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Guns and American Society: Then and Now

a DIALOGUES seminar

There are more privately owned guns than people in the United States, and “gun culture” is more pervasive in American society than in any other modern, industrial nation. How did a distinctive view of guns influence the slave society in antebellum North Carolina and how has the belief in “gun rights” shaped contemporary interpretations of the U.S. Constitution’s Second Amendment? We’ll explore these controversial questions with the relevant expertise of an historian who studies the ways in which guns were used by white and black North Carolinians before the Civil War and a legal scholar who studies how the right to own guns is interpreted in contemporary American laws and politics.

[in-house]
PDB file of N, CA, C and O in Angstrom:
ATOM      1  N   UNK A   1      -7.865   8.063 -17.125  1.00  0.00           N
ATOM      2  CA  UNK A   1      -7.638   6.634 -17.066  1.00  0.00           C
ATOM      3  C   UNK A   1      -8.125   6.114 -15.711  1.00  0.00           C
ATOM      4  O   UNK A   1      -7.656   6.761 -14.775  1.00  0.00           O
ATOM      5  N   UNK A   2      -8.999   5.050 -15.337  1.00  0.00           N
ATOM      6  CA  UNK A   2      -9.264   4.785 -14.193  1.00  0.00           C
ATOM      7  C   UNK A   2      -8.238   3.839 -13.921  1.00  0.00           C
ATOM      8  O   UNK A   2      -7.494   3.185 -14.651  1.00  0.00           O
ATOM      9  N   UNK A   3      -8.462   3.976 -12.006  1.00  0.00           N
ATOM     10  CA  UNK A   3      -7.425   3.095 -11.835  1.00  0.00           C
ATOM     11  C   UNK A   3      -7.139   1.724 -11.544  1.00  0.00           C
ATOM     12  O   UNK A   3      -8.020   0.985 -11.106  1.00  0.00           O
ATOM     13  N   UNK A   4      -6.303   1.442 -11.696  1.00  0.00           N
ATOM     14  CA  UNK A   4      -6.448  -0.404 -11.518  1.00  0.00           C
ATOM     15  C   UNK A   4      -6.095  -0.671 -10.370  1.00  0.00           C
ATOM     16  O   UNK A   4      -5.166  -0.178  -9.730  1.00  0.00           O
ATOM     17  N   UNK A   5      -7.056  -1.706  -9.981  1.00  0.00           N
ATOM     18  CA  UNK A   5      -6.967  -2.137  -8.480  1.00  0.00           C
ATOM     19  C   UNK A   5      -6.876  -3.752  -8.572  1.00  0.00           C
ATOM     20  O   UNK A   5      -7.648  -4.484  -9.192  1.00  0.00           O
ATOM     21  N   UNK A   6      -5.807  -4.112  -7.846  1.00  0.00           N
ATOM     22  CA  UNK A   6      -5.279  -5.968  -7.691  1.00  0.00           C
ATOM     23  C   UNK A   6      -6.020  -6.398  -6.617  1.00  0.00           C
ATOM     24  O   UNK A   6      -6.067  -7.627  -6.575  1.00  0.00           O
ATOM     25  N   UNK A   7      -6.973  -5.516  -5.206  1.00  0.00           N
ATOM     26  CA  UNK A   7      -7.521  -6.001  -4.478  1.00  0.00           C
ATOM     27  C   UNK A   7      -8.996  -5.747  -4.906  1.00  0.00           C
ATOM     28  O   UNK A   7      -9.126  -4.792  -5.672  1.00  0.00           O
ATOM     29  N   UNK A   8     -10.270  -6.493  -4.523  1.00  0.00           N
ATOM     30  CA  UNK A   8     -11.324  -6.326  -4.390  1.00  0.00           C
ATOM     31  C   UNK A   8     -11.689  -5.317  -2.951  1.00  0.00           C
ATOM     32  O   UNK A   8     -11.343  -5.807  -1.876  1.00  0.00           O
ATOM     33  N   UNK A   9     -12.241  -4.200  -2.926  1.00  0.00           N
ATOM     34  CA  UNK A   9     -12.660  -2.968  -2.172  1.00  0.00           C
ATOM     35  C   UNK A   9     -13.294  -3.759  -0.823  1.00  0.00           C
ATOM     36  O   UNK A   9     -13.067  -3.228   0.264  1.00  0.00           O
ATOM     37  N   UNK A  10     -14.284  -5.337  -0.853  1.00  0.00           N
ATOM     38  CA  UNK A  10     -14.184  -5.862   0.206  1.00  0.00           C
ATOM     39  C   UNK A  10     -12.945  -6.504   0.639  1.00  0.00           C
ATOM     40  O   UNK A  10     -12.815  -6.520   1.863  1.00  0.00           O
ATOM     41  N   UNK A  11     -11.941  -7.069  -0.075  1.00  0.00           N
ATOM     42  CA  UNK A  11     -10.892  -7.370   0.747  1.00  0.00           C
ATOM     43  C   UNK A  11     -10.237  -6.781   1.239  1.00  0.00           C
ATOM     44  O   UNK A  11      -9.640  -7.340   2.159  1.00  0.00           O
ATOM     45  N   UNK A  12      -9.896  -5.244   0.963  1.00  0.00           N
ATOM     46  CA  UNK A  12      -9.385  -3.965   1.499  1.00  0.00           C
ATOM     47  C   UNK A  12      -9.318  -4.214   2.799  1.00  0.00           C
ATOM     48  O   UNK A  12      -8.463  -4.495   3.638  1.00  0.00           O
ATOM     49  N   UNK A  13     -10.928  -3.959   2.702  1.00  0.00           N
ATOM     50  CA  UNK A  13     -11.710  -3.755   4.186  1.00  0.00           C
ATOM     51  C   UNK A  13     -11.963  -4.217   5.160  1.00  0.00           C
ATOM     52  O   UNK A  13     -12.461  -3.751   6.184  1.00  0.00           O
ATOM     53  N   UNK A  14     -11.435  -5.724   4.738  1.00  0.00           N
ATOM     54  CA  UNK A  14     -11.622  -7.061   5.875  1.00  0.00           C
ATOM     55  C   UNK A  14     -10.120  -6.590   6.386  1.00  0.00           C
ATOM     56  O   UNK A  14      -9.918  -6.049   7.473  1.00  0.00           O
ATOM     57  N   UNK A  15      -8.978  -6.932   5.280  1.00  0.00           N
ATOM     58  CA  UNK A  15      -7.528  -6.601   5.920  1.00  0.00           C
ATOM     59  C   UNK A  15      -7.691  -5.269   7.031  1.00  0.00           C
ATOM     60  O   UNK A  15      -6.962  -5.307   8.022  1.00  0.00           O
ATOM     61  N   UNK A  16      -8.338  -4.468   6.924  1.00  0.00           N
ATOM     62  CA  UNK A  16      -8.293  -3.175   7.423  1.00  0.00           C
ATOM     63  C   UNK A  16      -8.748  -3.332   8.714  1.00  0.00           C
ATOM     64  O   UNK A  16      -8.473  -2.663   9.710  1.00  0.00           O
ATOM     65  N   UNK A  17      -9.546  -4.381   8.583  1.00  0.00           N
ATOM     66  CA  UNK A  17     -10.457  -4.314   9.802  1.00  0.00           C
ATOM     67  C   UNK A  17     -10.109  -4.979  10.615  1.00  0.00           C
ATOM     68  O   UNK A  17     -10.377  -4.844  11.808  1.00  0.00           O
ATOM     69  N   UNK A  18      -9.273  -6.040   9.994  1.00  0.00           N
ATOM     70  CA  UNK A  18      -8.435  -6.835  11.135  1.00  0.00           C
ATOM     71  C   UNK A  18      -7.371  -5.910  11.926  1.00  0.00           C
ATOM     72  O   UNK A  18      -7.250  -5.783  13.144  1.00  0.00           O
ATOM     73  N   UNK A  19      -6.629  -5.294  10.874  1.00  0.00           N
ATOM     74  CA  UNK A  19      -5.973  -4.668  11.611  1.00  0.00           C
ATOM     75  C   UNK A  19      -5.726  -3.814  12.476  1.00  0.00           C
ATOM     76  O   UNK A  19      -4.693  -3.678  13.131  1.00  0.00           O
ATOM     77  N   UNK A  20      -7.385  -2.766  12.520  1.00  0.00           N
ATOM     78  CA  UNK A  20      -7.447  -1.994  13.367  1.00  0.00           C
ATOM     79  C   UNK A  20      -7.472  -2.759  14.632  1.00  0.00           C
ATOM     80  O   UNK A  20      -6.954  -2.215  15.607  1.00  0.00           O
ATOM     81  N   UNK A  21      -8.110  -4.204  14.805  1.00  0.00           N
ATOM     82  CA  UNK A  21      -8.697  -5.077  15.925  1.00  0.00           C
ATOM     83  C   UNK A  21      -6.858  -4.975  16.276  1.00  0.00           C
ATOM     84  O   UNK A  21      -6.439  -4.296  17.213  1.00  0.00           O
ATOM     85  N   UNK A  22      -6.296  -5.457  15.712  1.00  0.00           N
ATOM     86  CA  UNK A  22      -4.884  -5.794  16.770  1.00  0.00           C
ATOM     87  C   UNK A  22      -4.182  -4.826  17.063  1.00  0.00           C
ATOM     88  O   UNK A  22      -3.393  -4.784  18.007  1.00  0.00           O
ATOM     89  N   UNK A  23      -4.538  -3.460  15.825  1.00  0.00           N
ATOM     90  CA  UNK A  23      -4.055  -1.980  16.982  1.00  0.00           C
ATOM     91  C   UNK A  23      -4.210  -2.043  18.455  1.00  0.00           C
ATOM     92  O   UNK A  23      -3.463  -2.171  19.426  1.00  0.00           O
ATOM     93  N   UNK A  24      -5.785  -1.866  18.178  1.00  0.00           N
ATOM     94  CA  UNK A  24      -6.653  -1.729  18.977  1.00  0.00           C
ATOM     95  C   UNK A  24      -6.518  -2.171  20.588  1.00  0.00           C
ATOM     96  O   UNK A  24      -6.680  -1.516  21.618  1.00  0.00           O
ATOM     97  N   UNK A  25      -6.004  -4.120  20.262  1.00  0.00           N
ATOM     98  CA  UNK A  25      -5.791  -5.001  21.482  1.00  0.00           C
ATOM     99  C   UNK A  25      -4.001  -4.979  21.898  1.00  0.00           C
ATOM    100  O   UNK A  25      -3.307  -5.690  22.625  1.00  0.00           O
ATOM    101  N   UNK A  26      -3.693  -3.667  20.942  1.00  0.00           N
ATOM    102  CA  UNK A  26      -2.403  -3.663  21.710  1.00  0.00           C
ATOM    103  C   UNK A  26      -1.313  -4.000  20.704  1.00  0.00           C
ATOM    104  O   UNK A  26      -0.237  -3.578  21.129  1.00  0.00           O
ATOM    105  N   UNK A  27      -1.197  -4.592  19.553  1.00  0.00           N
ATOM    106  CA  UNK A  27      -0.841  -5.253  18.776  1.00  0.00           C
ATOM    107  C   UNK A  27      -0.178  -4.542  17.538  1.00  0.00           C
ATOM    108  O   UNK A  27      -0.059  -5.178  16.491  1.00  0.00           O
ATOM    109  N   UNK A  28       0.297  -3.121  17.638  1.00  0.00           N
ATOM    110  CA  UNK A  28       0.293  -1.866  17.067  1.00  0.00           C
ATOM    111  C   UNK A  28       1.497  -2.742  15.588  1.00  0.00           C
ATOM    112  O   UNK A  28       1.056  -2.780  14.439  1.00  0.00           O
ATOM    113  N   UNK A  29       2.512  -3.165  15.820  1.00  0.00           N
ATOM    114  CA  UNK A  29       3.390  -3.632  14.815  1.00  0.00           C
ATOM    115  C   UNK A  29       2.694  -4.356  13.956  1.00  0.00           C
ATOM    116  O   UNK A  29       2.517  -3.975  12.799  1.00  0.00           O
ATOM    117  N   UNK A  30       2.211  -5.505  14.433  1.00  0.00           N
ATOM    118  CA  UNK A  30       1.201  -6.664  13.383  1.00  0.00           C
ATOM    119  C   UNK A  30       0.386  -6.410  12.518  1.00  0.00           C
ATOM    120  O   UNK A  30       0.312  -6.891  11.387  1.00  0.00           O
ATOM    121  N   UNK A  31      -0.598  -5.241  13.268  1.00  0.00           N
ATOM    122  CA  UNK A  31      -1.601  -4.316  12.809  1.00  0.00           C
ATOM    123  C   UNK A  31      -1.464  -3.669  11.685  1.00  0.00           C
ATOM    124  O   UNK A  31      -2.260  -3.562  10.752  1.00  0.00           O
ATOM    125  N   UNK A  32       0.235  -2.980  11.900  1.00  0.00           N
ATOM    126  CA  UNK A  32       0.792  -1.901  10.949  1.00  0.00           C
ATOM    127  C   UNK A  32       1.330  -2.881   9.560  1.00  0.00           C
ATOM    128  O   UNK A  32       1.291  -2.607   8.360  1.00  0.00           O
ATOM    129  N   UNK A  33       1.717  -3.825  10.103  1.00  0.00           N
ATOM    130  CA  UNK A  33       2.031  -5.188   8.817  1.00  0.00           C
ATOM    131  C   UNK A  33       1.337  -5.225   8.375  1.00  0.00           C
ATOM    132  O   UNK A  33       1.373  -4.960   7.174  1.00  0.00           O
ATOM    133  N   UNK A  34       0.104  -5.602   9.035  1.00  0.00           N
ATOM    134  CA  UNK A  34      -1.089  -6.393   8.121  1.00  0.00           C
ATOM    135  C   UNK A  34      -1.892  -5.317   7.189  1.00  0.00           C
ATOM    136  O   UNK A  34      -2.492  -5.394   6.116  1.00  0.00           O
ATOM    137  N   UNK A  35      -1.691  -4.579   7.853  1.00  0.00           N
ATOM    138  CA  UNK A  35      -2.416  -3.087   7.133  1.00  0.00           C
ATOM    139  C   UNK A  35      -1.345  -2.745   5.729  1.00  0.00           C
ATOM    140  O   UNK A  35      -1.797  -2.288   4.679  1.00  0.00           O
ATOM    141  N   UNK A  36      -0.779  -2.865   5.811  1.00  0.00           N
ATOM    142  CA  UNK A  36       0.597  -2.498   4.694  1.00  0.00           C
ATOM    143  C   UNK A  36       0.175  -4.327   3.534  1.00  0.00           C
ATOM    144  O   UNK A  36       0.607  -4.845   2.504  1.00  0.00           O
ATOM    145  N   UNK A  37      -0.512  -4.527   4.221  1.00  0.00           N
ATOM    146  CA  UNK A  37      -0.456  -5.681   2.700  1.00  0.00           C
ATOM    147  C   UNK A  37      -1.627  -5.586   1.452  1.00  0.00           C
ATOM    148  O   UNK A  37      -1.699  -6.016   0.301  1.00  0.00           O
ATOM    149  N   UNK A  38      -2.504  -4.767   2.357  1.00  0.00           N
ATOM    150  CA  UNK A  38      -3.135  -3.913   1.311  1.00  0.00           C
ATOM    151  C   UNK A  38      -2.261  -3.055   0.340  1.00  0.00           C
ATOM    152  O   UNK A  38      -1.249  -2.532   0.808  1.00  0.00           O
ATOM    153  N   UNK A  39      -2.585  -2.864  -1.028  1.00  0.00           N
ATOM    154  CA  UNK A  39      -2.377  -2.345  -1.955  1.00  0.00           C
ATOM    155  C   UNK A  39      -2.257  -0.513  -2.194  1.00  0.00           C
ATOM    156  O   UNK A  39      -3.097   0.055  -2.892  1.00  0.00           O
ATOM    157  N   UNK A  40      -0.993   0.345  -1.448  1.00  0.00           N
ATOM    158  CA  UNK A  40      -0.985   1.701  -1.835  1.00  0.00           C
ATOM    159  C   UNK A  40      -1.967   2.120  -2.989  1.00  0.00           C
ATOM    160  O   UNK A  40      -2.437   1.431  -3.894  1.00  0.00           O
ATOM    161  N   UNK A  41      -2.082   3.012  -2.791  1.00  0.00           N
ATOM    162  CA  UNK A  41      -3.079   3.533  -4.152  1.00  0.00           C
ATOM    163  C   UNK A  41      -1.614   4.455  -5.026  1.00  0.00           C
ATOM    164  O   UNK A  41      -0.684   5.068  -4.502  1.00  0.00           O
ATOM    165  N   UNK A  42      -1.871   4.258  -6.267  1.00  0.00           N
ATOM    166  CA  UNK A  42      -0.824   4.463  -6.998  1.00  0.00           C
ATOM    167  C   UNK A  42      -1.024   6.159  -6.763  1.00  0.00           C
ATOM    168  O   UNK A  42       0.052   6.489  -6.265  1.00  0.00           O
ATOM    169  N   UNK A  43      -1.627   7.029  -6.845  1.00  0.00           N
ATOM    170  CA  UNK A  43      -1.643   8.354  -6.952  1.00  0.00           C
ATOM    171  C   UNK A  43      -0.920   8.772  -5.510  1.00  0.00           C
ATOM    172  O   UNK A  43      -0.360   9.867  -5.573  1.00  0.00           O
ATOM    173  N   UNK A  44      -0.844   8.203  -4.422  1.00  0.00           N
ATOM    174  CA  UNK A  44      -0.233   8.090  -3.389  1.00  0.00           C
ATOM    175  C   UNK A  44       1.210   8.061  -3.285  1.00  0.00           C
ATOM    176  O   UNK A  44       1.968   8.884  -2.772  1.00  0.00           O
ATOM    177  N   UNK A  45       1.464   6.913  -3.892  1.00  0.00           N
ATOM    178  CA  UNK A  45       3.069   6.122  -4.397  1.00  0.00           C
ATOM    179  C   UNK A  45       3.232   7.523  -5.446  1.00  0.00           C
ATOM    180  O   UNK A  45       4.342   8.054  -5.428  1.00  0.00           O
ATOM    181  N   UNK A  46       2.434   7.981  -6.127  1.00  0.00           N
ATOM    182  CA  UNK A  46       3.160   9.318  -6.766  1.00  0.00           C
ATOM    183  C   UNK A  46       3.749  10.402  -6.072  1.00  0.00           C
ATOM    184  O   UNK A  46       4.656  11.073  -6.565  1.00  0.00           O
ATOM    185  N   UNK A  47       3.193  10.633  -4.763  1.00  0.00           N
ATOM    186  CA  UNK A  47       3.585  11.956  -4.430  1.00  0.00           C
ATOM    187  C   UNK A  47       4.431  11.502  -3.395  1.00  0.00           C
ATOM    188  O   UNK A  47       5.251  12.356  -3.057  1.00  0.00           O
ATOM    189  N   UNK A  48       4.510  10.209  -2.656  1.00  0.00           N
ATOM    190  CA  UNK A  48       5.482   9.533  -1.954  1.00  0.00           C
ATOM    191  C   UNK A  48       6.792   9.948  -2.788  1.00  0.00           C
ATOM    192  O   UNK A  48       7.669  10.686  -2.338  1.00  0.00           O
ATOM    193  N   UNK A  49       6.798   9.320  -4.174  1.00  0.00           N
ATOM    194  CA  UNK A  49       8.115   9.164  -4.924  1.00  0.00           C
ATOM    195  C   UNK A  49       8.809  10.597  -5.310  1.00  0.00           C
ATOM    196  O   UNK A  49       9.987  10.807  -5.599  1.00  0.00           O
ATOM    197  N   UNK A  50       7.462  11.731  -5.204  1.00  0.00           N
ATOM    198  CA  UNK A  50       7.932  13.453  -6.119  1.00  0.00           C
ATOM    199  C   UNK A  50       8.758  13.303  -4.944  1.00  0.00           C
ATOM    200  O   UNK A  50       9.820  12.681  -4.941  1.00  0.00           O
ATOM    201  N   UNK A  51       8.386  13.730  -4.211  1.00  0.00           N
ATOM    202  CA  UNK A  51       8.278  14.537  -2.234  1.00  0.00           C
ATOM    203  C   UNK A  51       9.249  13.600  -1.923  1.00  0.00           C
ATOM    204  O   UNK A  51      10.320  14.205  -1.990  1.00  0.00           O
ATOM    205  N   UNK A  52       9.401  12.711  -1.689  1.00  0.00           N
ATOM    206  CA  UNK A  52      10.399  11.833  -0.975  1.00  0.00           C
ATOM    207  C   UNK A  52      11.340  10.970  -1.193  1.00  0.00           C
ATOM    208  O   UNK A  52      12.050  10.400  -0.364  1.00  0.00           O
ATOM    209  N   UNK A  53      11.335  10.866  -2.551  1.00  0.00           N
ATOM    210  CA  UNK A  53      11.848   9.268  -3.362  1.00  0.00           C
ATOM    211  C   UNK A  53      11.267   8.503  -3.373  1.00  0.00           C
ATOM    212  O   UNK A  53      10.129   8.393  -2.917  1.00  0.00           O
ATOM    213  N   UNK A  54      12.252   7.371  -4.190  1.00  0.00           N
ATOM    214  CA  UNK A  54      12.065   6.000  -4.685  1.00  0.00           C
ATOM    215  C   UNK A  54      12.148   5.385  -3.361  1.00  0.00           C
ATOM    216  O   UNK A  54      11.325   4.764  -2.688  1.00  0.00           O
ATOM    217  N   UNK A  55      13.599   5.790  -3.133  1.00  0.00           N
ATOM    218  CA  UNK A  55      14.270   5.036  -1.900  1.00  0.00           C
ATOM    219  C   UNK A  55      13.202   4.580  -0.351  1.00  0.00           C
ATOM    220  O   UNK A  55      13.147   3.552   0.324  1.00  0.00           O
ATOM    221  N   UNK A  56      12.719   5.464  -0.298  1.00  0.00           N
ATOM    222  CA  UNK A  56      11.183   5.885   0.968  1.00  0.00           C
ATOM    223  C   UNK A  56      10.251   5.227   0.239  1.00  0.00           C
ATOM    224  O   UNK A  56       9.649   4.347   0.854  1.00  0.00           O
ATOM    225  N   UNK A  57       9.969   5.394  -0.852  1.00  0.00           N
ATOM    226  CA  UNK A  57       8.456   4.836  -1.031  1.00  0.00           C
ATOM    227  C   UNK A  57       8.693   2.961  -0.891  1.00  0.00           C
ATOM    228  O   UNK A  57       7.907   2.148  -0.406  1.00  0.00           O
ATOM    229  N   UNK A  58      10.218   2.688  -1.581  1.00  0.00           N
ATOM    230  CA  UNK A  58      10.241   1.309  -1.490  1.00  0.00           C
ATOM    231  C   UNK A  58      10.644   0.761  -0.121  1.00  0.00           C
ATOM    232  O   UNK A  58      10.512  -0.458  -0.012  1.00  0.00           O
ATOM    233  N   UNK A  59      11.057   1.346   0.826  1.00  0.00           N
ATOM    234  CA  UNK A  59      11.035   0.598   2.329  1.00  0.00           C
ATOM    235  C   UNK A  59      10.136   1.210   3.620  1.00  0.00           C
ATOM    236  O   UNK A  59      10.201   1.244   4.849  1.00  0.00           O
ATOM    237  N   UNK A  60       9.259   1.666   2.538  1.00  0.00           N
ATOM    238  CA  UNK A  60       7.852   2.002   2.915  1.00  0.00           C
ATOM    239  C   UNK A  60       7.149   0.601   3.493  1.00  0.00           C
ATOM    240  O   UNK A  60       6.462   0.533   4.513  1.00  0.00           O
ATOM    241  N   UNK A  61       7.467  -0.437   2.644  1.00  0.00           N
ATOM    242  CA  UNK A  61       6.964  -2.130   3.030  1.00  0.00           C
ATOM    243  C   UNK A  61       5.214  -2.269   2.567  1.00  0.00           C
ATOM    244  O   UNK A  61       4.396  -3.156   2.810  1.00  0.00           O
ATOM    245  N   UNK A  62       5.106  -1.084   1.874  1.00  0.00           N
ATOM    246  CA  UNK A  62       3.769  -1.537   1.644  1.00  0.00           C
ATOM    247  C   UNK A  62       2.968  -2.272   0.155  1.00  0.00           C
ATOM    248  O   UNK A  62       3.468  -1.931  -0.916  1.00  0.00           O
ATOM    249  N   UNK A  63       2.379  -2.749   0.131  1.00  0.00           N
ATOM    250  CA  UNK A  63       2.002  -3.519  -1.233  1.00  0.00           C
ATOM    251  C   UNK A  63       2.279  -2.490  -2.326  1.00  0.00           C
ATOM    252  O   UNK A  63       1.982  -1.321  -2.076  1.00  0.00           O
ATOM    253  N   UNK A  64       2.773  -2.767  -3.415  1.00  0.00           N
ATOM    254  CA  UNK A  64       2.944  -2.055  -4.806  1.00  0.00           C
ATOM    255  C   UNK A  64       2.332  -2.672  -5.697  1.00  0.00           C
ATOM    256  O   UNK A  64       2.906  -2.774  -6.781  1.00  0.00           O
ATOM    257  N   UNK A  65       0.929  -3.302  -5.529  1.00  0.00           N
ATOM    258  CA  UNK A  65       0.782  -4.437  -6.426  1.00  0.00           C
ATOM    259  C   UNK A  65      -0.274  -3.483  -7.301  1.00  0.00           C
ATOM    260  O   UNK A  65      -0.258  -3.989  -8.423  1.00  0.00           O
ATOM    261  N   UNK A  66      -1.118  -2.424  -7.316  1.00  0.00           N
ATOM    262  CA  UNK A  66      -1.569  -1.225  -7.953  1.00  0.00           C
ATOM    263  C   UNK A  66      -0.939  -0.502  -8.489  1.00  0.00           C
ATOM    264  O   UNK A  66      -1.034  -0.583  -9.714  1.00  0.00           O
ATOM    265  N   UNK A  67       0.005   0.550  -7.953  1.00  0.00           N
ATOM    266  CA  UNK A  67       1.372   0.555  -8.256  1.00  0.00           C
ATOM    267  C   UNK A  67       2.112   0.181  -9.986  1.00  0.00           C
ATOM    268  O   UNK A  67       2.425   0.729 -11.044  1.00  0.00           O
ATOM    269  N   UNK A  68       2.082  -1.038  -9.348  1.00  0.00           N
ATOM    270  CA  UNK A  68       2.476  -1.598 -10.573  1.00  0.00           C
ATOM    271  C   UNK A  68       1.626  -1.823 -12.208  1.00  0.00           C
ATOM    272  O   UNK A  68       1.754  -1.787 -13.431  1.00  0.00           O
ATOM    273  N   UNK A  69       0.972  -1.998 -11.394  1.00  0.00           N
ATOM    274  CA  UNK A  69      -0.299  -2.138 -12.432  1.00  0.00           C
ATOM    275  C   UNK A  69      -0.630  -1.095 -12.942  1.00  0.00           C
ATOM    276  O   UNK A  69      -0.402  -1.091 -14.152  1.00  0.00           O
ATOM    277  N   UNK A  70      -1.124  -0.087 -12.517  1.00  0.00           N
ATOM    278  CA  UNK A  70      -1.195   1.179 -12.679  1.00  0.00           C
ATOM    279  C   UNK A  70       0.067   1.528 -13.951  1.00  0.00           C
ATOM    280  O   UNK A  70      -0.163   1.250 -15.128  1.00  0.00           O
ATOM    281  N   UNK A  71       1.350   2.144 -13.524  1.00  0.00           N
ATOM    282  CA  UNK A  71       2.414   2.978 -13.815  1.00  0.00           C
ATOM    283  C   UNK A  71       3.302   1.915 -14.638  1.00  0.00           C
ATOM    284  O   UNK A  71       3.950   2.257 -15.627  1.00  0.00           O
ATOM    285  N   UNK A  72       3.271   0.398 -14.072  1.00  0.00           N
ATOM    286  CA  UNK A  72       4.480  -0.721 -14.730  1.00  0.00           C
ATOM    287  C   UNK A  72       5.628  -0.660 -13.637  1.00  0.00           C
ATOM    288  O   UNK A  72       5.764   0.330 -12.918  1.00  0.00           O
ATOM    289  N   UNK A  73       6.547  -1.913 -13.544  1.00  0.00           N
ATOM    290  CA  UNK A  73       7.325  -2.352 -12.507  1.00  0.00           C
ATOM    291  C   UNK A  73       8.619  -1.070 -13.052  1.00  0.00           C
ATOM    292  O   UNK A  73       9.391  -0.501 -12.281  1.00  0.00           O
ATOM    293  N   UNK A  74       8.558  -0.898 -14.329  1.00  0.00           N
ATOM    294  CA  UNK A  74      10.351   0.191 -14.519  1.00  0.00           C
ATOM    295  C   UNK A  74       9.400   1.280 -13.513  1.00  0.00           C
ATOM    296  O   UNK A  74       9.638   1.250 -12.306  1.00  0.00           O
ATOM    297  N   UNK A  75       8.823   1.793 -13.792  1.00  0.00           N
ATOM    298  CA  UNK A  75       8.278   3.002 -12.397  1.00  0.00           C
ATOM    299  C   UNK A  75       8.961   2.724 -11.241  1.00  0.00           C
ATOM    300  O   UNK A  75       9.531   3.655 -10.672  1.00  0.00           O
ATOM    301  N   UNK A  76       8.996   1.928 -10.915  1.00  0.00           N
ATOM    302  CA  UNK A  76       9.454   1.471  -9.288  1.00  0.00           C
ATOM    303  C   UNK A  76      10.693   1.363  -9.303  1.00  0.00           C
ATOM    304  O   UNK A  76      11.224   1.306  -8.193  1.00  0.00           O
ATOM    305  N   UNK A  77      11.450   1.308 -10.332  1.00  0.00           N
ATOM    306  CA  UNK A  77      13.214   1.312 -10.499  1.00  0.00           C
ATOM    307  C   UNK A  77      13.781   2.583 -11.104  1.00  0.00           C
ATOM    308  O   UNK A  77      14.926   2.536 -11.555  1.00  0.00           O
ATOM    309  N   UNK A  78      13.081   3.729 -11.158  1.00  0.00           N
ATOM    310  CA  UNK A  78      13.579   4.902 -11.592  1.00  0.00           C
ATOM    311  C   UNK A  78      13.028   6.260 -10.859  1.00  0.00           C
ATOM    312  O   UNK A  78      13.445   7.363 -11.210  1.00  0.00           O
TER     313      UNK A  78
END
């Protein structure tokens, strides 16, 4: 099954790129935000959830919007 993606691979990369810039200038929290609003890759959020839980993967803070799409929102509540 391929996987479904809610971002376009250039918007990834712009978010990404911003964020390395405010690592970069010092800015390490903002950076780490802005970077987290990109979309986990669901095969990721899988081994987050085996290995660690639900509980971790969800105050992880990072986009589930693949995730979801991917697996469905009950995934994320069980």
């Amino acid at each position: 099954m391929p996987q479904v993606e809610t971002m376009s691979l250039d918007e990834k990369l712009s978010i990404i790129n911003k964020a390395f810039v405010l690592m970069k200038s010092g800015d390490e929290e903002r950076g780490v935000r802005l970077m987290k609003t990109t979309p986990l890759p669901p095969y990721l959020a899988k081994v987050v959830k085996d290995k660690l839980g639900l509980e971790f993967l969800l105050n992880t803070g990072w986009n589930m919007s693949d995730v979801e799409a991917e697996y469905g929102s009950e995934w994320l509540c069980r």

Community, Race, and Guns in 19th Century North Carolina
Antwain Hunter, Assistant Professor of History

Debates About the 2nd Amendment in 21st Century America
Joseph Blocher, Lanty L. Smith ’67 Professor of Law, Duke University

Why Did Guns Become So Important in American Culture?

A panel discussion with our speakers


9:00 am-12:30 pm, Saturday, October 15. The tuition is $65 to attend in person or $50 for virtual viewing.  A meal will not be offered with this seminar.

UNC Students can attend for free, but pre-registration is required. Discounts are available for UNC faculty, & staff. To register as a UNC Student, Staff, or Faculty, see our Registration Policy here.

Co-Sponsored by the General Alumni Association.  For information about GAA discounts and other scholarships available to Humanities Program participants, click here.

In-person tuition for teachers is $32.50. Current K-12 teachers interested in receiving a complimentary virtual viewing registration for this seminar can apply here.

*Registration for this event closes on October 14 at 3pm*